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The Year of Jubilee

I loved every job I ever had. Scooping ice cream at High’s, sales clerk at Shirley Pewter Shop in Williamsburg (dream job for a college student!), Admissions at my alma mater, Financial Aid at a major university. (Okay – maybe love isn’t the right word for this last one. It’s a story all its own, but there I learned about myself, my abilities, and people. It toughened me for sure and that was a good thing.) And then, Development. Fundraising suited me better than anyone could have thought. I really expected to work until I was 70, not because I had to, but because I wanted to. I was a driven Type-A, and the excitement of the work fed me energy.

So, my decision to retire early astonished quite a few friends. Indeed, it came as a bit of a surprise to me as I came to realize the job I truly loved had also sucked the spiritual life out of me. The demands of metrics. The insistence of email. The expectations of ever-increasing results. The tyranny of correspondence. Those things and the sometimes overwhelming needs of people in my life combined to weary me. I felt like I was chasing money, chasing myself. Something had to change.

As I discussed all of this with my therapist she suggested that maybe I needed a Year of Jubilee, that ancient Jewish custom revealed in Leviticus 25:8-13. This 49-year cycle in the old Biblical calendar culminated in a year of liberty for slaves and freedom from debts. Land reverted to original owners and God’s mercies were expected to be particularly manifest. In the fiftieth year the Israelites were to “proclaim liberty throughout the land to all its inhabitants.” It was to be a Jubilee!

People were to return to the land of their family. They were not to sow nor reap - not even the things that simply grew. I guess they were to eat what they had set aside. There is a sense of delight and abandonment, freedom from the usual chores of field work, freedom from the constraints of being apart from family in a world where perhaps all felt alien.

With Jubilee one came home in a literal sense. Property was returned to original owners. I found it fascinating that these “clean slate” laws are found in Babylonian history, too, and served to keep down the accumulation of wealth by a few. Those borrowing would get so far in debt that they became virtual slaves. Babylonian kings periodically would wipe out debts to equalize the economic playing field when things got out of balance. How like today! “Wealth redistribution” is a 21st Century buzz phrase and it is widely unpopular in power circles now as I am sure it was with the wealthy of that era. One source I read ( “The Lost Tradition of Biblical Debt Cancellations”) contends that this Levitical law was a “significant advance” because its timing was known and predictable, not the random whim of a king. People could plan.

In my year of Jubilee there was no property to give back nor was any coming to me, but the other aspect of Jubilee applied. It was a year to enjoy the fruits of previous labor.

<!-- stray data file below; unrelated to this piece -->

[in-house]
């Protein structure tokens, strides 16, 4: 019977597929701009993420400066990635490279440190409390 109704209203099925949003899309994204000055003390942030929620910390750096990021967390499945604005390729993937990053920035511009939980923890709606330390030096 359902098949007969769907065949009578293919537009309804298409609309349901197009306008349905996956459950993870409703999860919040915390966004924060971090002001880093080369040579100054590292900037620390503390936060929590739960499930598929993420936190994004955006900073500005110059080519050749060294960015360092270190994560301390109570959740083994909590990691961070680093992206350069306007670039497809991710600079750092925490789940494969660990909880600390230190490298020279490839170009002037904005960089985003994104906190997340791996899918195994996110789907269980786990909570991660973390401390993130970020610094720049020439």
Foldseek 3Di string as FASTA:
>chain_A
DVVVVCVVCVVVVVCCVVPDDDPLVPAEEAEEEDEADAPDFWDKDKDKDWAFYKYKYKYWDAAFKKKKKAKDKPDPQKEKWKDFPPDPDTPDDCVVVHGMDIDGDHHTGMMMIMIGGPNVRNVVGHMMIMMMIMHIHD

Jubilee is also a reminder that what I have is not truly mine, but belongs to Spirit, to God, to Gaia – Mother Earth. This is not a belief unique to me. It is shared by the Hopi tribe and many other indigenous peoples. Western culture is the one that seems to have forgotten the land as our mother. I am a steward of all that has been given to me. Jubilee is a reminder that constant grabbing only leads to more grabbing.

Then there was the wonderful evening when I realized the importance of the word enough and I thought, “I’ve had enough; I have enough; I am enough.” Months of challenges – like extensive termite damage at my home – had worn me out. Enough! I added up my retirement savings and realized, I could live just fine. Enough is abundance. And I am enough. God created me with enough energy, determination, joy, intelligence to live. It was time for my year of Jubilee.

This was a year of liberty for reconnect with my Higher Self, to explore spiritual venues, to consider holy places, to deepen old and dear friendships, to discover new friends, to worry less about doing and concentrate more fully on being, to give love unconditionally, to find my heart center, to return to Mother Earth.

To consider what I will plant in future years.

To get rid of the excess stuff that clutters my house and therefore me.

To dream beautiful dreams – not necessarily big or bold – just beautiful.

To gain relationship with the animals in the world of my yard and forest.

To allow God’s mercies to manifest in my life.

My year of Jubilee officially ended, but it unleashed a Liberty of spirit, a Freedom of soul that invites you to celebrate your own Jubilee. Find your own definition of enough and live in an abundance that simply flows from Spirit.

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7 commentaires

29 sept. 2019



29 sept. 2019

“I’ve had enough; I have enough; I am enough.” Such a great reminder. Enough is definitely enough. It is all that is necessary. I cannot thank you, enough.


29 sept. 2019

So impressed and proud of you!!

So many people trudging through this life- existing, but not living.

You are living your best life!!

I know this will motivate many others to do that for themselves too.

Keep living, writing, traveling, and learning!


29 sept. 2019

Your words bring joy to my heart as you have done. Keep going ... I love it!!


28 sept. 2019

Thank you for the bright light of JOY which shines through all of your writing today!!!

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